Social Music Edgagement

MUE 550: Studies in Music Curricula

SoME Flyer

Summary

            The Social Music Engagement (SoME) program is designed to provide students a diverse opportunity to explore sounds. Within these experiences, students can interact in social ways, either within their own imagined realities or their lived experiences. Experimenting with sounds in ways that relate to their lives outside of the SoME classroom is a core principle of the design of the project based classroom. A foundation of allowing individual students to determine what they want to know so they can use that understanding in their own way is core part of the big idea guiding the SoME program: the human experience is affected in many ways.   This visionary program is relevant in the 21st century classroom and evokes necessary changes to the traditions of music education.

The Big Picture

            The education system, as it is seen today, remains largely unchanged from its original manifestation in the United States. What have changed are the social and cultural influences that affect student population within those schools. The interaction of curriculum design, teacher execution, and student interest should drive the journey school classrooms embark on. Unfortunately, there is a disconnect between these three considerations that lead to one-sided representation in schools. These issues arise in all societies that offer a universal approach to education (Walker & Soltis, 2009). Additionally, external influences or mandates dictate

Music Education Issues and Challenges

            In music education, these challenges can be compounded by the idea that music exists in all social and cultural settings. The differences between these experiences can be profound, uniquely associated with specific communities, showing intense diversity in small geographic areas. The idea of trying to design a universal music education model that accounts for all ways of being musical is overwhelming to the average educator.

            The learning opportunities that influence music educators’ practices and pedagogical decisions are often drawn from experiences as a student, more than as a pre-service teacher. This “apprenticeship of observation” is powerful in the development of the educator and often leads to a perpetuation of old ideals, disregarding the evolving community in the classroom (Lortie, 1975). In addition, music educators are faced with trying to fulfill the assessment expectations that are emerging in the school community. The resources given to other content areas are often broad, with multiple potential approaches to assessment. In the music classroom, these resources are not provided. Music educators are left to interpret other’s materials, in order to satisfy expectations. The common practice in these situations is to find ways to justify current practices so that they can fit within the constraints of assessment and music educators do not engage in reflection on practice and curricular decisions.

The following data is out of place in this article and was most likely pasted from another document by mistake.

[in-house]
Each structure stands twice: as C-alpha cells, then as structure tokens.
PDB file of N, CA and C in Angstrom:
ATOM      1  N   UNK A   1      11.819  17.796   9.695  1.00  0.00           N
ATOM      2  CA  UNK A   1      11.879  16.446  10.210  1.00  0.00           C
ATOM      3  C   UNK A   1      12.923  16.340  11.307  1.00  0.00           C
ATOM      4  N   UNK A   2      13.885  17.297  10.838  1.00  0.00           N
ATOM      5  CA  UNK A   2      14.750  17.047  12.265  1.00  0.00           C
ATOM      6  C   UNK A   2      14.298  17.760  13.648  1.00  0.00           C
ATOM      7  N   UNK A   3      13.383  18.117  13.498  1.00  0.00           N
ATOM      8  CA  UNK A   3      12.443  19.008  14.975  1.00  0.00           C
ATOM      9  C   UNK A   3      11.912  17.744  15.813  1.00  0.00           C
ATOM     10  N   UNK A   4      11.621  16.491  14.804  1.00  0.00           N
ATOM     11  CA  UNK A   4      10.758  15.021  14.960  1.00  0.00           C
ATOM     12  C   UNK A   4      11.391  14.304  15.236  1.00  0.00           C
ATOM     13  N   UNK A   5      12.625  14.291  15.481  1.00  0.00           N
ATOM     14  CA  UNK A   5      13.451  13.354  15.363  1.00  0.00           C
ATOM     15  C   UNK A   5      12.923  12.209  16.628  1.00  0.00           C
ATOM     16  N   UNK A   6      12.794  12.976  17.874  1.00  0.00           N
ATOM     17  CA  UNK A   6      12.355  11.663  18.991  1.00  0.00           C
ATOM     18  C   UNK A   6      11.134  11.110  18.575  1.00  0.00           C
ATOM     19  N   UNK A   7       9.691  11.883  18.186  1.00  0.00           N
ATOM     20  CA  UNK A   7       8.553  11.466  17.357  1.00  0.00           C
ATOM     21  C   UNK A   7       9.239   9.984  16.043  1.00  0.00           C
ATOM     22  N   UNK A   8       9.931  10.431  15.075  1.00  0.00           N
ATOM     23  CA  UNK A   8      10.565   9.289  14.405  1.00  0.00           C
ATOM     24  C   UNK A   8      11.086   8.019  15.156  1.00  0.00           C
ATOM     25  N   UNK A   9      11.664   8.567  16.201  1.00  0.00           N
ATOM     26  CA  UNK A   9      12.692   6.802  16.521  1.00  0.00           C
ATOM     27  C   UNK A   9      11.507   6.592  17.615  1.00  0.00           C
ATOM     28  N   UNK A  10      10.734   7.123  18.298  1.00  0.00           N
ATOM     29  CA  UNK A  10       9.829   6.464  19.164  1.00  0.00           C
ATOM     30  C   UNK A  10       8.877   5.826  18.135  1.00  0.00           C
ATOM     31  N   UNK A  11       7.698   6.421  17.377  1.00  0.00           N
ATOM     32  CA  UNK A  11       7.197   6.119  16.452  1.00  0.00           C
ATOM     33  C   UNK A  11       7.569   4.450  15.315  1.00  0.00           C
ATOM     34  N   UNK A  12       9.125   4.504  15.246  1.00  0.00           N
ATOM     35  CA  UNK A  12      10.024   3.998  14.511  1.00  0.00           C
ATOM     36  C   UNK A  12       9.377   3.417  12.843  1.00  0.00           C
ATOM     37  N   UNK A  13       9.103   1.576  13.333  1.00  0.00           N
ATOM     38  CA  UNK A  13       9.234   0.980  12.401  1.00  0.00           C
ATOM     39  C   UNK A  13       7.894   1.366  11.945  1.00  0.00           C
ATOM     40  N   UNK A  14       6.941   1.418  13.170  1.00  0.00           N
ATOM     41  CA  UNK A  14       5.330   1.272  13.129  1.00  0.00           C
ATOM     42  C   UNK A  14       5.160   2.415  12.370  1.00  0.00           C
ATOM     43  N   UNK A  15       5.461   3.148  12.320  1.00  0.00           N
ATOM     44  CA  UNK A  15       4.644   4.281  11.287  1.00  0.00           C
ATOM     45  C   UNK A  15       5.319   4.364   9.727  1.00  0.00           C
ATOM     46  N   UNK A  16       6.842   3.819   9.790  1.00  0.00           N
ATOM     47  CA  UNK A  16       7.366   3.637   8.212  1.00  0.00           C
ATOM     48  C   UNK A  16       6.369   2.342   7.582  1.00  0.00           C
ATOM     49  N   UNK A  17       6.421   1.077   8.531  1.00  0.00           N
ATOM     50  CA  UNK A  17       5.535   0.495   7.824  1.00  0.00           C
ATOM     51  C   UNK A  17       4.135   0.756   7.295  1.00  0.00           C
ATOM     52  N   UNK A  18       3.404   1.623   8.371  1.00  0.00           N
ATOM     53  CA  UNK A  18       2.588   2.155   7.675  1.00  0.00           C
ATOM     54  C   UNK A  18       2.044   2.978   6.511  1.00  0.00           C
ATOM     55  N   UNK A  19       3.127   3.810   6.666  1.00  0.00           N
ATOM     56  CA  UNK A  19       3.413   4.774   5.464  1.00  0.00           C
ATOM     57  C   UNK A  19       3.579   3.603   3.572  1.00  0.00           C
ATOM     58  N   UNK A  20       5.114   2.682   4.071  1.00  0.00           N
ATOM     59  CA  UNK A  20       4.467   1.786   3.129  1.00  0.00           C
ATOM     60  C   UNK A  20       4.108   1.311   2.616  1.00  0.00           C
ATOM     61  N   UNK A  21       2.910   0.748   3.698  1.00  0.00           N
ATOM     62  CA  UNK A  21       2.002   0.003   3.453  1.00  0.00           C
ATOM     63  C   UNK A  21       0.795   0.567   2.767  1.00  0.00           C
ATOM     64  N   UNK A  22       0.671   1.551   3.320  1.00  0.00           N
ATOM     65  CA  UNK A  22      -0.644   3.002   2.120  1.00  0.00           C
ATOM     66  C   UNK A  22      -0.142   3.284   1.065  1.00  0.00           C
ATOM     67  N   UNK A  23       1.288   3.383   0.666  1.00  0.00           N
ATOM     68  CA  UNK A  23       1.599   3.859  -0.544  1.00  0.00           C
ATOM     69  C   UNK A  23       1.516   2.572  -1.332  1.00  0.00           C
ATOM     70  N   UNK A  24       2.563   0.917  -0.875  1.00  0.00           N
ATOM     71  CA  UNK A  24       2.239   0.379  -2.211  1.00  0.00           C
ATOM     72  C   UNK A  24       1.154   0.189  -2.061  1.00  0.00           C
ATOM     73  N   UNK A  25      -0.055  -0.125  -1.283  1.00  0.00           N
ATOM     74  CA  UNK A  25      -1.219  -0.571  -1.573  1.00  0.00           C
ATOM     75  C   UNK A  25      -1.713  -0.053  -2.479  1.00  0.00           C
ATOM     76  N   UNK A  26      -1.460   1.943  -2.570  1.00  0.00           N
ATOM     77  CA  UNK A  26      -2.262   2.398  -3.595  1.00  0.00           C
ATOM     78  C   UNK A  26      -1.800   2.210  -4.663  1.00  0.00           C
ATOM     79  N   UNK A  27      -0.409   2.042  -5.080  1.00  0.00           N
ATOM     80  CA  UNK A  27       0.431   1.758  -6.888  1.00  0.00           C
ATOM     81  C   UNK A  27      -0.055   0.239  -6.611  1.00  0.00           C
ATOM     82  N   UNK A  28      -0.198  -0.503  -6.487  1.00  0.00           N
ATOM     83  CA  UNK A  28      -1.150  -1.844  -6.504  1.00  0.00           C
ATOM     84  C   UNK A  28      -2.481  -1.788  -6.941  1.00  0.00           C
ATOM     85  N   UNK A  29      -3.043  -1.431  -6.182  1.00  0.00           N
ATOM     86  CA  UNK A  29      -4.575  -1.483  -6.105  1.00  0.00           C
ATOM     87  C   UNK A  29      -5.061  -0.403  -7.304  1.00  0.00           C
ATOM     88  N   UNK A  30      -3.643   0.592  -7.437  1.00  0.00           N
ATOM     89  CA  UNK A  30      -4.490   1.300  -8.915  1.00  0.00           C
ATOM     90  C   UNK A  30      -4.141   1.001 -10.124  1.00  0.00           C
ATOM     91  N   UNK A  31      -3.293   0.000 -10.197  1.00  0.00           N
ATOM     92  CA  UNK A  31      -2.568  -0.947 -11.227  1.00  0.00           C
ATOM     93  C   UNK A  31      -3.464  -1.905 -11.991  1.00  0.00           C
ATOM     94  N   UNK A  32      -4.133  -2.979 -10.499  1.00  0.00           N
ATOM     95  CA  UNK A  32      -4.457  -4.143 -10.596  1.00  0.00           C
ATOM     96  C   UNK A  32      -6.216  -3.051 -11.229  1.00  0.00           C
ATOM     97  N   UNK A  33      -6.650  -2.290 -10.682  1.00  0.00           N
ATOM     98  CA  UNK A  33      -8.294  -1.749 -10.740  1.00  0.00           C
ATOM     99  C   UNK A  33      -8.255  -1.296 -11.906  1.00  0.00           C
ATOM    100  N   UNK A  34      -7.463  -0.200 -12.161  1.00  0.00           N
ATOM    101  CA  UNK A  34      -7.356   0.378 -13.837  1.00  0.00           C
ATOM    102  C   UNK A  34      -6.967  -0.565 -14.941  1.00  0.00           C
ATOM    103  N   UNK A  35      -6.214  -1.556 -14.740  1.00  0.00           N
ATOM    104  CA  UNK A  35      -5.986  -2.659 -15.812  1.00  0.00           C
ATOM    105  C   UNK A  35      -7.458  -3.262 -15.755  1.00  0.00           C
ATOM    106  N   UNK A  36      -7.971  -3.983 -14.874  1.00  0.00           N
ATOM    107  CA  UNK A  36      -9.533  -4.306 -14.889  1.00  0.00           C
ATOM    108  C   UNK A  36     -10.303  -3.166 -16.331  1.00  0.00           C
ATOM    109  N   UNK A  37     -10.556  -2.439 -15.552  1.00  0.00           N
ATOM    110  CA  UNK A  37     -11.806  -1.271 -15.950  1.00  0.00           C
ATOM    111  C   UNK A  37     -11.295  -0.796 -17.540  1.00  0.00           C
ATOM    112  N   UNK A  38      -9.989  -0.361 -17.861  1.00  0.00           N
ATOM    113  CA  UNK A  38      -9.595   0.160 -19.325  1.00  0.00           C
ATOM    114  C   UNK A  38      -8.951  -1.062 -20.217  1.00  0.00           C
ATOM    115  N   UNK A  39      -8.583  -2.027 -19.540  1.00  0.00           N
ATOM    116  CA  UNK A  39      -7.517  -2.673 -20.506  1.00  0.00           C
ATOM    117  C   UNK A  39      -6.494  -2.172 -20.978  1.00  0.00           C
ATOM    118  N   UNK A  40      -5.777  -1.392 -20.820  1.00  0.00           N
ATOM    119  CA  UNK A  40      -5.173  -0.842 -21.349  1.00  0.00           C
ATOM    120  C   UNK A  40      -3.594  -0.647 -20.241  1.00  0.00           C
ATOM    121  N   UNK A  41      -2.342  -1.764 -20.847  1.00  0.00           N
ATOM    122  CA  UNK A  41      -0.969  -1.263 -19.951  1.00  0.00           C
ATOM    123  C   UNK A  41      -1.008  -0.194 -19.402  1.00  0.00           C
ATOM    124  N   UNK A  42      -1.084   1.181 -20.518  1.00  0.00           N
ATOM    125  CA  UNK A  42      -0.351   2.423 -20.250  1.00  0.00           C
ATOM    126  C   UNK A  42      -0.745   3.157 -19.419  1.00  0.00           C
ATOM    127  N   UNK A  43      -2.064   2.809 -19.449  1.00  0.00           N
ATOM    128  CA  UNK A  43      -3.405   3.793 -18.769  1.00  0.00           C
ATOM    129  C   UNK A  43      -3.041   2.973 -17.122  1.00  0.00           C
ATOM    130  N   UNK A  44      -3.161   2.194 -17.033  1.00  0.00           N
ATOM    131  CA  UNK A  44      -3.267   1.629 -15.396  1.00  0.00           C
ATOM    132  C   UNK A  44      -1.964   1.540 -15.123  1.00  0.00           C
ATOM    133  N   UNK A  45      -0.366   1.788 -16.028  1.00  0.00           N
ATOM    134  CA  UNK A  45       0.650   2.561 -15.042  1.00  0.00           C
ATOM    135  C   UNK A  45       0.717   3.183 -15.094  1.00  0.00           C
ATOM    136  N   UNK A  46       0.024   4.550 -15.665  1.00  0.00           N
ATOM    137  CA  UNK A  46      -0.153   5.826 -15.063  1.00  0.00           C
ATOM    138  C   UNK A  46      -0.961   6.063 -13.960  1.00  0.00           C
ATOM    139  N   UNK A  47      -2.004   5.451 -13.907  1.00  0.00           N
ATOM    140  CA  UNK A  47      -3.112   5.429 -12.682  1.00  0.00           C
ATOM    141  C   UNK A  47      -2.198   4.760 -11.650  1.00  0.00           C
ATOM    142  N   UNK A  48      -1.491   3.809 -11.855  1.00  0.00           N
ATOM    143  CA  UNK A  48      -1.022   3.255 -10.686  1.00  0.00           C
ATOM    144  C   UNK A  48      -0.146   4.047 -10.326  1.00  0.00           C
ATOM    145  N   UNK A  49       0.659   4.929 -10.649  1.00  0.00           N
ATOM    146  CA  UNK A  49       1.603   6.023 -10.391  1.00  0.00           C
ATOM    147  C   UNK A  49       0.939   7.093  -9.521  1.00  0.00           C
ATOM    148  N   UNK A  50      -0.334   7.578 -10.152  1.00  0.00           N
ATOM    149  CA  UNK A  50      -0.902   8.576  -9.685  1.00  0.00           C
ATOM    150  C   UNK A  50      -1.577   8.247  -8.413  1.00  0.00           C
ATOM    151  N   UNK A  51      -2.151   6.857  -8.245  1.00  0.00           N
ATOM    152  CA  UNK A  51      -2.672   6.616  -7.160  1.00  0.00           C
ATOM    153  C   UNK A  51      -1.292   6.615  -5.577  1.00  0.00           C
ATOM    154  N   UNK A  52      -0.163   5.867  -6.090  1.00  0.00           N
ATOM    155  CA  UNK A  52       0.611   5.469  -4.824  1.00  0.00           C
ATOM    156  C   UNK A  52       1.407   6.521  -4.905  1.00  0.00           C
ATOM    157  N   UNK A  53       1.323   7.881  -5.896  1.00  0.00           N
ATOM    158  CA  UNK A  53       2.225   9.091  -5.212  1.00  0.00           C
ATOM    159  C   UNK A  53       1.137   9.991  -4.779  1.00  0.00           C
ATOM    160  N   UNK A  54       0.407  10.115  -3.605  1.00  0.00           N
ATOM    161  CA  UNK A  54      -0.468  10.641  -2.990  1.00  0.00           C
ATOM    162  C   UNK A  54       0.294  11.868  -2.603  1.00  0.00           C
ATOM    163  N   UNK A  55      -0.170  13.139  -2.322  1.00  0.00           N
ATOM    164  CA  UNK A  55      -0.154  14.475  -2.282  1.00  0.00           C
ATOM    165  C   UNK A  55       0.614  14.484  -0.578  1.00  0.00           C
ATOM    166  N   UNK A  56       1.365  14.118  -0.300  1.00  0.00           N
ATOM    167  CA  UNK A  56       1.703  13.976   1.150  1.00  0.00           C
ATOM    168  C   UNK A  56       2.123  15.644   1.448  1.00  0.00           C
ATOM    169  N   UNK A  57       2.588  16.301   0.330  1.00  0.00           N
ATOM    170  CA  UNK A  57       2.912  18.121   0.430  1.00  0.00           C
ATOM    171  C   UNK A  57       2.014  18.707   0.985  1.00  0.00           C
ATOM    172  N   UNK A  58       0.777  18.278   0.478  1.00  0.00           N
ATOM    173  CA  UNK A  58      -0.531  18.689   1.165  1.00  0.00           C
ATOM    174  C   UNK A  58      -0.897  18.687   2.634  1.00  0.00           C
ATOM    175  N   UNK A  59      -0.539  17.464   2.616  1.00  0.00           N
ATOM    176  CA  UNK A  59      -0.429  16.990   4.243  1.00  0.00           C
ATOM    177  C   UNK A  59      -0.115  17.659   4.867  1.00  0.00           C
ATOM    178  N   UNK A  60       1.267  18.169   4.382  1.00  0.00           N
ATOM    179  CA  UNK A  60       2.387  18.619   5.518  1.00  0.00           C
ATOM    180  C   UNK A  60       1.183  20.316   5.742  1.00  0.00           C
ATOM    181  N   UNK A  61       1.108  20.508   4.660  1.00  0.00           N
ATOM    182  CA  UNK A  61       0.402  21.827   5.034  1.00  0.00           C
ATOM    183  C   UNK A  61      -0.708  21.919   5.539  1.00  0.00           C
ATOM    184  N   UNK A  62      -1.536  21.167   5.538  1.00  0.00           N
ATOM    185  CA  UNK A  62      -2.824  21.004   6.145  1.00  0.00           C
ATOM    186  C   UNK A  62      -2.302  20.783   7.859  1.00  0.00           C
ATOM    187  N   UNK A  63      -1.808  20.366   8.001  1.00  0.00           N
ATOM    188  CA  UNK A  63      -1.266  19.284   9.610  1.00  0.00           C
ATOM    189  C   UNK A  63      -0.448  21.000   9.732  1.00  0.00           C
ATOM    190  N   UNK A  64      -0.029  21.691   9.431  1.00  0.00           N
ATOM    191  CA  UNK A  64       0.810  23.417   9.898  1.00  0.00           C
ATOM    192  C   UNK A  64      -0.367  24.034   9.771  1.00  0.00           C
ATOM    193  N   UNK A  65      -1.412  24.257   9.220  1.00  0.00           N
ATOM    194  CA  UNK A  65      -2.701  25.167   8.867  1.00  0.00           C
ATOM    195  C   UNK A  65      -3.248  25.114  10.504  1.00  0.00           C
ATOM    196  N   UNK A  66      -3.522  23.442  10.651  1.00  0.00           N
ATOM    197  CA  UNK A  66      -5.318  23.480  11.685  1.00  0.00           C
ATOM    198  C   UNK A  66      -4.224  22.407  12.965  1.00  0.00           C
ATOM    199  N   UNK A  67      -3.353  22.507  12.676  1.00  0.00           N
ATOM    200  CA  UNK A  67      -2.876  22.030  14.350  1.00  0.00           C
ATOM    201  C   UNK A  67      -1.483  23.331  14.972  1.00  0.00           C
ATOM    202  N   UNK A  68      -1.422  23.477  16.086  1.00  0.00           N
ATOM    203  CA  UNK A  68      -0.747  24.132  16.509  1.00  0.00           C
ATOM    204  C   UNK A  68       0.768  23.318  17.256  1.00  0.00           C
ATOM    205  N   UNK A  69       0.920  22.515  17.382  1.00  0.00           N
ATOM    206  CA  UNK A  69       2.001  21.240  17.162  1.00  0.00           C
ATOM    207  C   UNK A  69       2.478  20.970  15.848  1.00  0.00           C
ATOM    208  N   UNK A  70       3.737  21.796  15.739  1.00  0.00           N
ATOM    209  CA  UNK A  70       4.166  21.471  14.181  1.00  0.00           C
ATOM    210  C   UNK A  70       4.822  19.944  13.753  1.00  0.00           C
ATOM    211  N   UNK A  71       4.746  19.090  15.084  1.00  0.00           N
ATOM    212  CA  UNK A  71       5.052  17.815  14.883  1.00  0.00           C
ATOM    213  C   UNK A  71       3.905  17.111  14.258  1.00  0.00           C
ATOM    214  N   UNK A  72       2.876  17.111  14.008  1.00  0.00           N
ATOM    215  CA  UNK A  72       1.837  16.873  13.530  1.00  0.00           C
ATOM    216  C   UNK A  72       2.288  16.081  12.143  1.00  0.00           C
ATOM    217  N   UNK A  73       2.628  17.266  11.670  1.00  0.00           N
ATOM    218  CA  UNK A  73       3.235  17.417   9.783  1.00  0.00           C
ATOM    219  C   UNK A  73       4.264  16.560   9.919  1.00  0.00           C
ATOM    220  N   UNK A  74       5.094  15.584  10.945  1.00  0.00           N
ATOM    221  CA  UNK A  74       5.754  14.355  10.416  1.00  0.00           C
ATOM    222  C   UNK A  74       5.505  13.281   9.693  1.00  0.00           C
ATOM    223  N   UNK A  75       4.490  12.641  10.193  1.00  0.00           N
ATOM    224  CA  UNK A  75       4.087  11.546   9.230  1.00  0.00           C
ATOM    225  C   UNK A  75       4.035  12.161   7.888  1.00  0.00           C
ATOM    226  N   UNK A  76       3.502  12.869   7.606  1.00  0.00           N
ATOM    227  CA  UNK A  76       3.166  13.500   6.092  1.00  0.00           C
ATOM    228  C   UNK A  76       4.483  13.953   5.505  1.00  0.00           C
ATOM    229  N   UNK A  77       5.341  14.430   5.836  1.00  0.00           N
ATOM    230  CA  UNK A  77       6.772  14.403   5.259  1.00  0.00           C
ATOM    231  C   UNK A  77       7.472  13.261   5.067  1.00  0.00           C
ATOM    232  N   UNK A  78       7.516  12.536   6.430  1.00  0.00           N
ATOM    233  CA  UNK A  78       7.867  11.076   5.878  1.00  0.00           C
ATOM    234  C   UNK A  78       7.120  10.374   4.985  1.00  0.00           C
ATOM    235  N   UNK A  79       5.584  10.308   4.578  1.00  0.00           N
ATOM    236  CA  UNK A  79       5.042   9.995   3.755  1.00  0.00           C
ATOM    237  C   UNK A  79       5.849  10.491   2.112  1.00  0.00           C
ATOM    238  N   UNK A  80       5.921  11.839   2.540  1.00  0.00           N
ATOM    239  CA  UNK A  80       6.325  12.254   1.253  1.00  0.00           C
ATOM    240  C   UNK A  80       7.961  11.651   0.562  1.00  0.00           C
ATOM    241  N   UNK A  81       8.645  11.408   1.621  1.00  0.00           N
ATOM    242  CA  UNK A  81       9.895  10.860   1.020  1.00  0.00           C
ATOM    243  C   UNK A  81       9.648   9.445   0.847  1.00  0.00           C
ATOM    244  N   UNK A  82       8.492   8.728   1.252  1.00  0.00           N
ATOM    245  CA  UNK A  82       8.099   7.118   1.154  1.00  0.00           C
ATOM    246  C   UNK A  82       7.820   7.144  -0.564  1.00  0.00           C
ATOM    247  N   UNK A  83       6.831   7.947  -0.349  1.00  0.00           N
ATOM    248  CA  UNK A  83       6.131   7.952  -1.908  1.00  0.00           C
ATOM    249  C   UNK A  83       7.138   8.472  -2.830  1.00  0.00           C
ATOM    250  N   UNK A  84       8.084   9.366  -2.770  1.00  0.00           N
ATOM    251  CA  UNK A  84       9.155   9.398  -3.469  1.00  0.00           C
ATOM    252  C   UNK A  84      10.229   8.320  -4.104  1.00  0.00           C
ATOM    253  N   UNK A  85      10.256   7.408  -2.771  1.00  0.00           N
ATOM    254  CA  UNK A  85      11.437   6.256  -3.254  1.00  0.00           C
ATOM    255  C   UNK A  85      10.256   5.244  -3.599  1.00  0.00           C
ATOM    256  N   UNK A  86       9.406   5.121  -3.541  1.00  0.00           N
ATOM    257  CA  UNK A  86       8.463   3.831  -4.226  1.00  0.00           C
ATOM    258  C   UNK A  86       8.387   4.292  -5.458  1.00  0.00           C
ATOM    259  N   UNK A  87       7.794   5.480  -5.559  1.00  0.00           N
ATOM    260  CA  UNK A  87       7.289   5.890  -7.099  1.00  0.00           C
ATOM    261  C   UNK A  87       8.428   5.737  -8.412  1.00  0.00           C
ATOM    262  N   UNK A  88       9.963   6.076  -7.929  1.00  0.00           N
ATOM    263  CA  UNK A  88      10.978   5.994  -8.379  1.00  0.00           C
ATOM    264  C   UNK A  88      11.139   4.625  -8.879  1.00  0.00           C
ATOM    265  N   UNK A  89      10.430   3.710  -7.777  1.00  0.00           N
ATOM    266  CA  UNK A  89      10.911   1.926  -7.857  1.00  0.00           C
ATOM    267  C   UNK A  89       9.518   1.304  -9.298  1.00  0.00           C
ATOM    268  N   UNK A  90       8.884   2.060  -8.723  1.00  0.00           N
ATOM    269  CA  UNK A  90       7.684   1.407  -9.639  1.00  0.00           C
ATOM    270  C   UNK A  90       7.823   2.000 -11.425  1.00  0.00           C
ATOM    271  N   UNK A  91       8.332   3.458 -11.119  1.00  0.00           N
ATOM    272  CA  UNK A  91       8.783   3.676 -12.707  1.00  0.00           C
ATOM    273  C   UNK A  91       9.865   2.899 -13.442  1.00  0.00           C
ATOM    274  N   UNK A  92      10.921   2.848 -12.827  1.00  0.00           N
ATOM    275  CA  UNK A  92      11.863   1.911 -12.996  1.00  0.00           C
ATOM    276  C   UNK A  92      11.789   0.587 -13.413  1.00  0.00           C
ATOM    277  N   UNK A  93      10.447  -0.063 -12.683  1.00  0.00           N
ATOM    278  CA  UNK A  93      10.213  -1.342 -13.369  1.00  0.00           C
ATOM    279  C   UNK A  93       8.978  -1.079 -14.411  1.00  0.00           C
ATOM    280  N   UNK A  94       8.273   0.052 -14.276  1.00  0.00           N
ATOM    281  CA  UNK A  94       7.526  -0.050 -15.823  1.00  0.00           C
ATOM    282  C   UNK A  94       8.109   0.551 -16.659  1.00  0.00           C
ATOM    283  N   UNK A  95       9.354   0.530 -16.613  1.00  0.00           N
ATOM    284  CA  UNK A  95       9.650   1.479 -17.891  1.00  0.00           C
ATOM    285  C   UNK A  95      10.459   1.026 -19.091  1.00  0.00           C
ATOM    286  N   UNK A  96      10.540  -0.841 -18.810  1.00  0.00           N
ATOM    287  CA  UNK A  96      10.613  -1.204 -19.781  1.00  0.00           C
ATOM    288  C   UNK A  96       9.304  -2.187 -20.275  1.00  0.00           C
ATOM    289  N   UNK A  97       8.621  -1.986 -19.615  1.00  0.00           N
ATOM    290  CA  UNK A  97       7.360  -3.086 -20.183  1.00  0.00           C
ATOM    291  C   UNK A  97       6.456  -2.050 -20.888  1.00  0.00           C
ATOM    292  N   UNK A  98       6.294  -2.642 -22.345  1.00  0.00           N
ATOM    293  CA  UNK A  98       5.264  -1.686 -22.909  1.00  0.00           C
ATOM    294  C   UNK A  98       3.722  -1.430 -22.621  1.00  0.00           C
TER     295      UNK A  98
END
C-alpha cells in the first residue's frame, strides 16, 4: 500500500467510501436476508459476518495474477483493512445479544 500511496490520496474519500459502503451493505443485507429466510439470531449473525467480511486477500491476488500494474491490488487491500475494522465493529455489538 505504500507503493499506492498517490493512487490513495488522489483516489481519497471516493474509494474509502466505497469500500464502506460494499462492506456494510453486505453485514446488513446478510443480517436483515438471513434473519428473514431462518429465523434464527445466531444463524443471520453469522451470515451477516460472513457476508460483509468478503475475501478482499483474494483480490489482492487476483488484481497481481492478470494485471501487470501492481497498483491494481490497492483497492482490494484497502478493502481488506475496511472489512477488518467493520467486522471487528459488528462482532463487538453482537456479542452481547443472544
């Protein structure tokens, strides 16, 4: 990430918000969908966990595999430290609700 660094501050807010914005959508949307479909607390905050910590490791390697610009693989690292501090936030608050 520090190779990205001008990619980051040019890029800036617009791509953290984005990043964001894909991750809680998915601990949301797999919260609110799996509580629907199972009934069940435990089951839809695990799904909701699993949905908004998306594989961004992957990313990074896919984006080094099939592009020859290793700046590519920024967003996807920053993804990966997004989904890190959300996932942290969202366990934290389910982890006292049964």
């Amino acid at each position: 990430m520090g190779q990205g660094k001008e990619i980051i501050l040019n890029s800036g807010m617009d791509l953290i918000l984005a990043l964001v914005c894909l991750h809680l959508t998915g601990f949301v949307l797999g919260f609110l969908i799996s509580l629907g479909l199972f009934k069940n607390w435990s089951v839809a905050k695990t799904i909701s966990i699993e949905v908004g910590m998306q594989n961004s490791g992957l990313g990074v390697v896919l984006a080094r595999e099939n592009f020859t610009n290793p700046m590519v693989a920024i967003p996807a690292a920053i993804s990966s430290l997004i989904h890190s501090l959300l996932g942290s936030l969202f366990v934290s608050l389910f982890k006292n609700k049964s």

…for more information, contact me at njohnstonmusic@gmail.com

Resources

Allsup, R. E., & Benedict, C. (2008). The Problems of Band : An Inquiry into the Future of Instrumental Music Education. Philosophy of Music Education Review16(2), 156–173.

Barrett, J. R. (n.d.). Planning for Understanding: A Reconceptualized View of the Music Curriculum. Music Educators Journal91(4), 21–25.

Barrett, J. R. (2007). Currents of change in the music curriculum. In L. Bresler (Ed.), International handbook of research in arts education (pp. 147–162). Dordecht, Netherlands: Springer.

Barrett, J. R., and K. K. Veblen. (2012). Meaningful connections in a comprehensive approach to the music curriculum. In G. E. McPherson & G. F. Welch (Eds.). The Oxford Handbook of Music Education, v. 1 (pp. 361–380). New York, NY: Oxford.

Bennett, P. D. (2013a). So, Why Sol-Mi? Music Educators Journal91(3), 43–49.

Campbell, M. R., Thompson, L. K., & Barrett, J. R. (2010). Constructing a personal orientation to music teaching. New York, NY: Routledge.